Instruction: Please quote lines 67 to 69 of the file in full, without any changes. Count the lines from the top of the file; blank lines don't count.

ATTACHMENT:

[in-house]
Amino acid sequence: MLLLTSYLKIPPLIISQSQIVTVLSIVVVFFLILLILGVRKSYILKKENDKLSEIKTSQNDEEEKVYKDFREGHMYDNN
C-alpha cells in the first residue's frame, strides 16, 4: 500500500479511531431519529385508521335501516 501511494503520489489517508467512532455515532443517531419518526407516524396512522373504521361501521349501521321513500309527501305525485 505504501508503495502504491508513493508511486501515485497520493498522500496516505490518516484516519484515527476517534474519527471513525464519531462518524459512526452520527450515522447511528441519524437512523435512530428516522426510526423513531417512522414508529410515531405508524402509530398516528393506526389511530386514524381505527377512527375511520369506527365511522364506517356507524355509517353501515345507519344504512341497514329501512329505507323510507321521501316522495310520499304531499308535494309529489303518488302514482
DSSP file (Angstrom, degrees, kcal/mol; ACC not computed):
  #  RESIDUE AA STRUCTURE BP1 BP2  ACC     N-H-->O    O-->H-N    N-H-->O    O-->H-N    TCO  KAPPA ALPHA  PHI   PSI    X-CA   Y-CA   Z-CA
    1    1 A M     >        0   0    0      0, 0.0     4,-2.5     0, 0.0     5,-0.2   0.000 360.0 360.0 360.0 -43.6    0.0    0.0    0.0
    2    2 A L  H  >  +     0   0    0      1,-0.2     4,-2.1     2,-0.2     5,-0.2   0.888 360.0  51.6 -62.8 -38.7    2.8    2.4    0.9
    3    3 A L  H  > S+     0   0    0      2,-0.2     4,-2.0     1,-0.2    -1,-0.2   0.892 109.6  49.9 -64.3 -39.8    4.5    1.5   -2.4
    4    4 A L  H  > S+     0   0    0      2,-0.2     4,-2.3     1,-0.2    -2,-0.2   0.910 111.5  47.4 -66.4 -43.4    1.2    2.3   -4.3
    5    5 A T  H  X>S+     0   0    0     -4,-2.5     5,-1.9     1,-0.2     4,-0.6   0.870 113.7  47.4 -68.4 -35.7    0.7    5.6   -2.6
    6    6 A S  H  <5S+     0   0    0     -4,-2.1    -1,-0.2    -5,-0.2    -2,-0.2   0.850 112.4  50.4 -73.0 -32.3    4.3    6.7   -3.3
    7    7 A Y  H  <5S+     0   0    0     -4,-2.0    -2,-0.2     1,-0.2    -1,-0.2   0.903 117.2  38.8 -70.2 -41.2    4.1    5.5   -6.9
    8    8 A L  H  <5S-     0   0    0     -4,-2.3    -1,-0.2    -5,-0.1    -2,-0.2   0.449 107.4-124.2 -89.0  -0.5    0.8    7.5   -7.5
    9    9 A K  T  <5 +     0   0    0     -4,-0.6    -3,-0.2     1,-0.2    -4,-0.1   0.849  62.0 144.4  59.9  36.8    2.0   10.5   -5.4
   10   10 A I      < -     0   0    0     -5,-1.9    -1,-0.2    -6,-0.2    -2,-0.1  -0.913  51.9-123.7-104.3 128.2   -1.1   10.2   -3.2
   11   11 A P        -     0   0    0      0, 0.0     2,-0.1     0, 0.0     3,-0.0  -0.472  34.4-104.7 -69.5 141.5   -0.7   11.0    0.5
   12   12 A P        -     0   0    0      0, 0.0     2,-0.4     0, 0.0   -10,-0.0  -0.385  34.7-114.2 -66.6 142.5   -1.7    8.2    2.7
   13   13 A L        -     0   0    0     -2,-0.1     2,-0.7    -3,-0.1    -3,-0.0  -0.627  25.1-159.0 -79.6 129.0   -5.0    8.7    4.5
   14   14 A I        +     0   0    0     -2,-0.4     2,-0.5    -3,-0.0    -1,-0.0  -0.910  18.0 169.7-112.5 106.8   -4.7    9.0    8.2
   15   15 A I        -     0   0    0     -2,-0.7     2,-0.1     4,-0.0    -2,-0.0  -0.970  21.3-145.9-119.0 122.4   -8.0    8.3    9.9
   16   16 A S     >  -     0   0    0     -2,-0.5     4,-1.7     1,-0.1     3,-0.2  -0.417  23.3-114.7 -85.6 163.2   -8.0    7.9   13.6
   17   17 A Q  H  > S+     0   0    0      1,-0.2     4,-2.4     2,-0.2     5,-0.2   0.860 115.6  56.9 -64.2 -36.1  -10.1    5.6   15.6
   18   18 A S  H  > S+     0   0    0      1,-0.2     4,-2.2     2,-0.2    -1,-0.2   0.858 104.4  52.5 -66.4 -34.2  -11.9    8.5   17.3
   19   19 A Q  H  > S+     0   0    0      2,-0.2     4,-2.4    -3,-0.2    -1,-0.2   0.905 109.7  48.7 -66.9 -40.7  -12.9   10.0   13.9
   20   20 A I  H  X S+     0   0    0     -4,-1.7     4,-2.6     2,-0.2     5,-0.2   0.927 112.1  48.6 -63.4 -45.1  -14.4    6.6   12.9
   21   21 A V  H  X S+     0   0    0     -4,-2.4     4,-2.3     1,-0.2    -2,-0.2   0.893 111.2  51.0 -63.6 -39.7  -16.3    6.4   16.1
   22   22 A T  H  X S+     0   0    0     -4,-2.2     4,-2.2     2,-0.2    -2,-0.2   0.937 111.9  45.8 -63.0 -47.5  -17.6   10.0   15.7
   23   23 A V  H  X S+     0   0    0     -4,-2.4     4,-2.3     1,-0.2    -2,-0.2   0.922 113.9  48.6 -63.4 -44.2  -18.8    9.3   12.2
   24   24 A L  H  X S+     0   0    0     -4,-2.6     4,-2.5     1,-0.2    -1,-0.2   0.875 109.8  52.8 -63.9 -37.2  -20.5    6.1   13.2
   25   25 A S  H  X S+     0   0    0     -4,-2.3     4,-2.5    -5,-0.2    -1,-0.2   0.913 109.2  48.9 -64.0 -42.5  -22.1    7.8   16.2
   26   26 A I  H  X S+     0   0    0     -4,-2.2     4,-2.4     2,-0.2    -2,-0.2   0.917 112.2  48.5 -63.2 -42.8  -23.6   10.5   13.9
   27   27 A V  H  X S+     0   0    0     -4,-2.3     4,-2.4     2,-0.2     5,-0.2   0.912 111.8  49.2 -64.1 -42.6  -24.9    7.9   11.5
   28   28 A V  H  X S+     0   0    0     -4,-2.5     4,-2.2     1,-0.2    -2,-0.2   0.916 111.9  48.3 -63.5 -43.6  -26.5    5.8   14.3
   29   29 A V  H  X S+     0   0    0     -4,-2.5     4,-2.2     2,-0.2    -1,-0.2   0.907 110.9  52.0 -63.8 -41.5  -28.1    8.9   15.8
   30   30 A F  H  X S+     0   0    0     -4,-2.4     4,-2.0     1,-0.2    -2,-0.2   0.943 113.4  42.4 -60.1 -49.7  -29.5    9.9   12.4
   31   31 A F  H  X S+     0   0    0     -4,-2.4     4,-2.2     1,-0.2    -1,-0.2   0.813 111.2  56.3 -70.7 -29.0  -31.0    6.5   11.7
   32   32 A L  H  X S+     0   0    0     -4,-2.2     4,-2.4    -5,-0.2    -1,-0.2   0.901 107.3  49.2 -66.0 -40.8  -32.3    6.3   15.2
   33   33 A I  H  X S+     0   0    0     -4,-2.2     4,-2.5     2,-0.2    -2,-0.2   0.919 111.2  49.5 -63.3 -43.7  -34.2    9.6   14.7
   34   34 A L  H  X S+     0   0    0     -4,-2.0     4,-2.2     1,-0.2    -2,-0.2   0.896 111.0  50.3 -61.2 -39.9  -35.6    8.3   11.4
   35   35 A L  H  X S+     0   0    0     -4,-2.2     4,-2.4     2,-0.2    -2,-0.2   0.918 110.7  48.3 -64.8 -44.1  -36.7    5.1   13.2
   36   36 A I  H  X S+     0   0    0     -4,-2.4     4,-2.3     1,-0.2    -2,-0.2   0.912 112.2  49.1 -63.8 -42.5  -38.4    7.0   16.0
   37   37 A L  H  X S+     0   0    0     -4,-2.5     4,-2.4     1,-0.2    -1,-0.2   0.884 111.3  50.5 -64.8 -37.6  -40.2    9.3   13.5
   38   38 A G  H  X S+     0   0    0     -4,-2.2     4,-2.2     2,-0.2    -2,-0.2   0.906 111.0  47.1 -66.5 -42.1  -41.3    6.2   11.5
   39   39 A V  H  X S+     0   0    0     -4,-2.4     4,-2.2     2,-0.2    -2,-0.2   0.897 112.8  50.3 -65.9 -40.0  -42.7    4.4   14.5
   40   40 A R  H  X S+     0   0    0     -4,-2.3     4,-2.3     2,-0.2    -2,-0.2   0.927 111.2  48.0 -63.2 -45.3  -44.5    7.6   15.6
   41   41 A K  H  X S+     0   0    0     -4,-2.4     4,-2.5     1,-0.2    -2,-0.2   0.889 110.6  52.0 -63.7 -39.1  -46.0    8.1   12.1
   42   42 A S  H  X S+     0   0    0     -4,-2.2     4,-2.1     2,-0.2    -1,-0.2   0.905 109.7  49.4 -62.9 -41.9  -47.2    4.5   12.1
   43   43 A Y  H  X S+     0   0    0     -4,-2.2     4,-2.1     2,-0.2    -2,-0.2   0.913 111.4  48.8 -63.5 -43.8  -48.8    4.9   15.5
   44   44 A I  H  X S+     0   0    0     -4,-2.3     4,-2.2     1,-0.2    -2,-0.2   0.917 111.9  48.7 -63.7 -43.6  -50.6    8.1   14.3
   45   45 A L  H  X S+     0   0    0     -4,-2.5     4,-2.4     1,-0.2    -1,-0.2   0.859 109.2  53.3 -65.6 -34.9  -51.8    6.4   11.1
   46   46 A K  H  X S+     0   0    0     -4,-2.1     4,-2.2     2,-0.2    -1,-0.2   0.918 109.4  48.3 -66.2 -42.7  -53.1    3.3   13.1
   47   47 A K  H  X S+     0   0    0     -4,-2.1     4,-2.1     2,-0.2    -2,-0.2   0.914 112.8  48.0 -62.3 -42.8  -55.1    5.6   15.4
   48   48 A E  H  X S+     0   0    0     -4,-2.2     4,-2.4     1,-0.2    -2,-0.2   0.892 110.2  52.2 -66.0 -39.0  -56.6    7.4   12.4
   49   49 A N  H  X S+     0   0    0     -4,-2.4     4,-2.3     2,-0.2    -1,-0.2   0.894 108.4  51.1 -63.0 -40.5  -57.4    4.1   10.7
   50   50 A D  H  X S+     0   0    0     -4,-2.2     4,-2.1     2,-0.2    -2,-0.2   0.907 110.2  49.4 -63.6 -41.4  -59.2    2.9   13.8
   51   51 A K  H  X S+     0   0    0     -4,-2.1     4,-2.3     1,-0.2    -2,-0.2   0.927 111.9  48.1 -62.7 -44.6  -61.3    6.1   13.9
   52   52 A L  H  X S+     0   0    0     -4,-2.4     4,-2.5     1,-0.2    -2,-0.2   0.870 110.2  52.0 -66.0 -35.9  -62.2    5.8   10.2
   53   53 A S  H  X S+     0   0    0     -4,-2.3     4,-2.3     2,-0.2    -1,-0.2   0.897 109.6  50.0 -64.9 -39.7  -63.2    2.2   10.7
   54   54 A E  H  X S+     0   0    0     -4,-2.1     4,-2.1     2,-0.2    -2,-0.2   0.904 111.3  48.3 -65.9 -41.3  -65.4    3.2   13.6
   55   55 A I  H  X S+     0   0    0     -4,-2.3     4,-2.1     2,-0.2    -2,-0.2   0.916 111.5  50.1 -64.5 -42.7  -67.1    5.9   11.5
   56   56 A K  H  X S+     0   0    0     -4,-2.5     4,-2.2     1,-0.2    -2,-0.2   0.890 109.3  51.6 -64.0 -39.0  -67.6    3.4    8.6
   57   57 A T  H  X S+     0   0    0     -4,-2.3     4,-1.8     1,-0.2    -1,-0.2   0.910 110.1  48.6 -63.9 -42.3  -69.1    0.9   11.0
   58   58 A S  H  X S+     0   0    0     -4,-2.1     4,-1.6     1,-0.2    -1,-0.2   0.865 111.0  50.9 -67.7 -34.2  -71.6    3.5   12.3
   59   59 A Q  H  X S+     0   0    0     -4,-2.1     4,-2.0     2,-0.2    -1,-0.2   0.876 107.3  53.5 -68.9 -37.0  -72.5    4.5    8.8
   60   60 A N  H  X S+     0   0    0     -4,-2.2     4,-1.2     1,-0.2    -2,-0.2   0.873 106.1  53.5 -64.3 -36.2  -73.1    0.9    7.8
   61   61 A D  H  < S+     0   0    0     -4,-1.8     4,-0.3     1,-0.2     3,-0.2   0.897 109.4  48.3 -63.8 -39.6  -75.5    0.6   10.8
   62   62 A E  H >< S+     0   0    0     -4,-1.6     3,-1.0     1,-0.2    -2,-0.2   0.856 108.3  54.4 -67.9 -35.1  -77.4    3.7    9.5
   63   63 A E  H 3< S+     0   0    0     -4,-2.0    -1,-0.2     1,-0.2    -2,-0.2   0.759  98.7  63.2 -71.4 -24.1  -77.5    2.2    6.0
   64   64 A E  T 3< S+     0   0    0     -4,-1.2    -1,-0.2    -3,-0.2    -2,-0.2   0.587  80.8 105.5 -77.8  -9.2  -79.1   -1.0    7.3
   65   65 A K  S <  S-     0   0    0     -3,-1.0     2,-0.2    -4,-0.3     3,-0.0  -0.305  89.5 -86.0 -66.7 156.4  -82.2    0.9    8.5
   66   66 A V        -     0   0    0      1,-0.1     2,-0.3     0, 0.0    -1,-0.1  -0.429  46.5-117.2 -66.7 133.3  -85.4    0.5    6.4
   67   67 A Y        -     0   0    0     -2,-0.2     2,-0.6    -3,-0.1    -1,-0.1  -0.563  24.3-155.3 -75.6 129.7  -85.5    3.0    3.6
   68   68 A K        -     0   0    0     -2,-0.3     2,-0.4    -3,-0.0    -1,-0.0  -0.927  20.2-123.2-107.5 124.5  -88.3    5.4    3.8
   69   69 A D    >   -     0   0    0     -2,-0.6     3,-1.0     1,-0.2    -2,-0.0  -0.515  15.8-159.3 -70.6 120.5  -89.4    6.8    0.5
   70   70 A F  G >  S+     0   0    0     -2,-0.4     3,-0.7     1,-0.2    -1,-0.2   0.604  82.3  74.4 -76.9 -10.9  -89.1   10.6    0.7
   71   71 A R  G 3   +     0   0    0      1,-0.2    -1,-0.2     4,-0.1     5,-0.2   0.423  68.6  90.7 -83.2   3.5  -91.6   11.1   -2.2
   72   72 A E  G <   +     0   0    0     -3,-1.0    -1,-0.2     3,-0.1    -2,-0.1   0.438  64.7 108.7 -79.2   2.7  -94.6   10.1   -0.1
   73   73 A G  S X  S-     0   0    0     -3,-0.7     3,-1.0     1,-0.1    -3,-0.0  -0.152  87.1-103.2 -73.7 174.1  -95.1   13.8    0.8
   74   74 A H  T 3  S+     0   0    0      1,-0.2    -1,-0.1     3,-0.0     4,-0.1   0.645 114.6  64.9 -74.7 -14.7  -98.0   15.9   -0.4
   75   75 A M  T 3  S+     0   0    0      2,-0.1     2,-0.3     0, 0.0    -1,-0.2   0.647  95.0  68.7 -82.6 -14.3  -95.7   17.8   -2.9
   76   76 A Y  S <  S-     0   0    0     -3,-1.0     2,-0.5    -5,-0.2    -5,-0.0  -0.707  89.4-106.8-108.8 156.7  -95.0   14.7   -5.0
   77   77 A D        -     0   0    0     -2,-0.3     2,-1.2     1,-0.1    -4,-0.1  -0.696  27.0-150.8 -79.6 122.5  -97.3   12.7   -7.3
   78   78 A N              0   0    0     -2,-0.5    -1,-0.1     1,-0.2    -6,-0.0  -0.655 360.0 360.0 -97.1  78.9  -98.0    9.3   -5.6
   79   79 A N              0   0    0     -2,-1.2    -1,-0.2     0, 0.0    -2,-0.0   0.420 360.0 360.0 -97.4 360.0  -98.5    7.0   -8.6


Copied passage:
   62   62 A E  H >< S+     0   0    0     -4,-1.6     3,-1.0     1,-0.2    -2,-0.2   0.856 108.3  54.4 -67.9 -35.1  -77.4    3.7    9.5
   63   63 A E  H 3< S+     0   0    0     -4,-2.0    -1,-0.2     1,-0.2    -2,-0.2   0.759  98.7  63.2 -71.4 -24.1  -77.5    2.2    6.0
   64   64 A E  T 3< S+     0   0    0     -4,-1.2    -1,-0.2    -3,-0.2    -2,-0.2   0.587  80.8 105.5 -77.8  -9.2  -79.1   -1.0    7.3